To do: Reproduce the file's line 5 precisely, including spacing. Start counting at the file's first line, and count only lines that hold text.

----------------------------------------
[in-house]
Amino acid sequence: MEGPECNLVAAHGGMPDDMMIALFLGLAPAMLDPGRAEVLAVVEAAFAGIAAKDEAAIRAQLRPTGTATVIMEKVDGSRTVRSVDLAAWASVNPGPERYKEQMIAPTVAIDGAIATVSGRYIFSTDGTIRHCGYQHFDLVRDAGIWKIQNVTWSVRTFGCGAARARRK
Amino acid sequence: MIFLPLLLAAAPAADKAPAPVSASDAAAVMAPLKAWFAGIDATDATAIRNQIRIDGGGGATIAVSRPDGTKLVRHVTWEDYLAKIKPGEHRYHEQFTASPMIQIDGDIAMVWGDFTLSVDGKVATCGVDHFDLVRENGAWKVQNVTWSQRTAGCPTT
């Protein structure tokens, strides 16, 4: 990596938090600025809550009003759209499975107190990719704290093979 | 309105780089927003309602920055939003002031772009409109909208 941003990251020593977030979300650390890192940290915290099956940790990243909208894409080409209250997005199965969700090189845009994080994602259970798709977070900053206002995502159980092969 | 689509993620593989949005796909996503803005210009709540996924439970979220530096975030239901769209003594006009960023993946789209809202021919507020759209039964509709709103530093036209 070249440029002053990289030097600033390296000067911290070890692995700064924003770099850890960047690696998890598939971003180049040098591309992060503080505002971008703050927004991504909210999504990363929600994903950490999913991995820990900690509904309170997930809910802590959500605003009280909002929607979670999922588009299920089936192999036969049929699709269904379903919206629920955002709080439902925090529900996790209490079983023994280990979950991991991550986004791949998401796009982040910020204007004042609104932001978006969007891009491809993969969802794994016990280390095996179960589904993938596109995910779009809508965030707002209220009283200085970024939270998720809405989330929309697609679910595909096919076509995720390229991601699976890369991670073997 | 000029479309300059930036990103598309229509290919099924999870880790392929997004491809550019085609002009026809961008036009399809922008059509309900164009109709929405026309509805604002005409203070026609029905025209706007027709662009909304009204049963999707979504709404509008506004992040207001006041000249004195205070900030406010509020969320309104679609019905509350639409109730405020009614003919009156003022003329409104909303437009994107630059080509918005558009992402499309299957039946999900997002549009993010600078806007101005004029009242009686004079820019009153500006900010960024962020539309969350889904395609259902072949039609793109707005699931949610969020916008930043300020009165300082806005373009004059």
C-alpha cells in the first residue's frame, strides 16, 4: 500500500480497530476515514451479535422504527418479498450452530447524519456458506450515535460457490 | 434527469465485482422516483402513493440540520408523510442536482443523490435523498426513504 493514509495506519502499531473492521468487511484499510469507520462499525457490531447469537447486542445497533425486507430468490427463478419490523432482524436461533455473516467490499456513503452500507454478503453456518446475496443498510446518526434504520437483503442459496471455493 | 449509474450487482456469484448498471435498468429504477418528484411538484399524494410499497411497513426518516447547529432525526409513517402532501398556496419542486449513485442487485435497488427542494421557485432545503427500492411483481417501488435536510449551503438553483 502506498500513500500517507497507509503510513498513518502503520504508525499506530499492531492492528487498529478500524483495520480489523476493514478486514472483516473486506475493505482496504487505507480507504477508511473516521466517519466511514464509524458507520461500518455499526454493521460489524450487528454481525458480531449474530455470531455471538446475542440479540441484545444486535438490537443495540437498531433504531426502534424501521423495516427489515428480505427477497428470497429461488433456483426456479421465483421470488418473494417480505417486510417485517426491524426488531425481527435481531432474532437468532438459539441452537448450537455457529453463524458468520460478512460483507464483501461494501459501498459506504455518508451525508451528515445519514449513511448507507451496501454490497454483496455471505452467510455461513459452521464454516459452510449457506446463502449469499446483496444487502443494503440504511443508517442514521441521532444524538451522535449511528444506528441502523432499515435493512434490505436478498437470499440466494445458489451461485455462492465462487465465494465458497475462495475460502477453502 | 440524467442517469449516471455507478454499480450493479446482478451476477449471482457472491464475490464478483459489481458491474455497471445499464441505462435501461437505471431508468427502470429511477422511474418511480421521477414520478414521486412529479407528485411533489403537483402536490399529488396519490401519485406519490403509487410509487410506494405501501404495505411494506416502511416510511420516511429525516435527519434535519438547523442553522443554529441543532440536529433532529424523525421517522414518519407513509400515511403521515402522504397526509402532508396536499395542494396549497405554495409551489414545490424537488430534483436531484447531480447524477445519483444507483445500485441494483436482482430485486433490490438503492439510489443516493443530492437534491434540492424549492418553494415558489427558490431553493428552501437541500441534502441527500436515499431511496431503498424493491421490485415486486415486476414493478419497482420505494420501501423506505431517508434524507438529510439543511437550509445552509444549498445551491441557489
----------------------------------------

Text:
C-alpha cells in the first residue's frame, strides 16, 4: 500500500480497530476515514451479535422504527418479498450452530447524519456458506450515535460457490 | 434527469465485482422516483402513493440540520408523510442536482443523490435523498426513504 493514509495506519502499531473492521468487511484499510469507520462499525457490531447469537447486542445497533425486507430468490427463478419490523432482524436461533455473516467490499456513503452500507454478503453456518446475496443498510446518526434504520437483503442459496471455493 | 449509474450487482456469484448498471435498468429504477418528484411538484399524494410499497411497513426518516447547529432525526409513517402532501398556496419542486449513485442487485435497488427542494421557485432545503427500492411483481417501488435536510449551503438553483 502506498500513500500517507497507509503510513498513518502503520504508525499506530499492531492492528487498529478500524483495520480489523476493514478486514472483516473486506475493505482496504487505507480507504477508511473516521466517519466511514464509524458507520461500518455499526454493521460489524450487528454481525458480531449474530455470531455471538446475542440479540441484545444486535438490537443495540437498531433504531426502534424501521423495516427489515428480505427477497428470497429461488433456483426456479421465483421470488418473494417480505417486510417485517426491524426488531425481527435481531432474532437468532438459539441452537448450537455457529453463524458468520460478512460483507464483501461494501459501498459506504455518508451525508451528515445519514449513511448507507451496501454490497454483496455471505452467510455461513459452521464454516459452510449457506446463502449469499446483496444487502443494503440504511443508517442514521441521532444524538451522535449511528444506528441502523432499515435493512434490505436478498437470499440466494445458489451461485455462492465462487465465494465458497475462495475460502477453502 | 440524467442517469449516471455507478454499480450493479446482478451476477449471482457472491464475490464478483459489481458491474455497471445499464441505462435501461437505471431508468427502470429511477422511474418511480421521477414520478414521486412529479407528485411533489403537483402536490399529488396519490401519485406519490403509487410509487410506494405501501404495505411494506416502511416510511420516511429525516435527519434535519438547523442553522443554529441543532440536529433532529424523525421517522414518519407513509400515511403521515402522504397526509402532508396536499395542494396549497405554495409551489414545490424537488430534483436531484447531480447524477445519483444507483445500485441494483436482482430485486433490490438503492439510489443516493443530492437534491434540492424549492418553494415558489427558490431553493428552501437541500441534502441527500436515499431511496431503498424493491421490485415486486415486476414493478419497482420505494420501501423506505431517508434524507438529510439543511437550509445552509444549498445551491441557489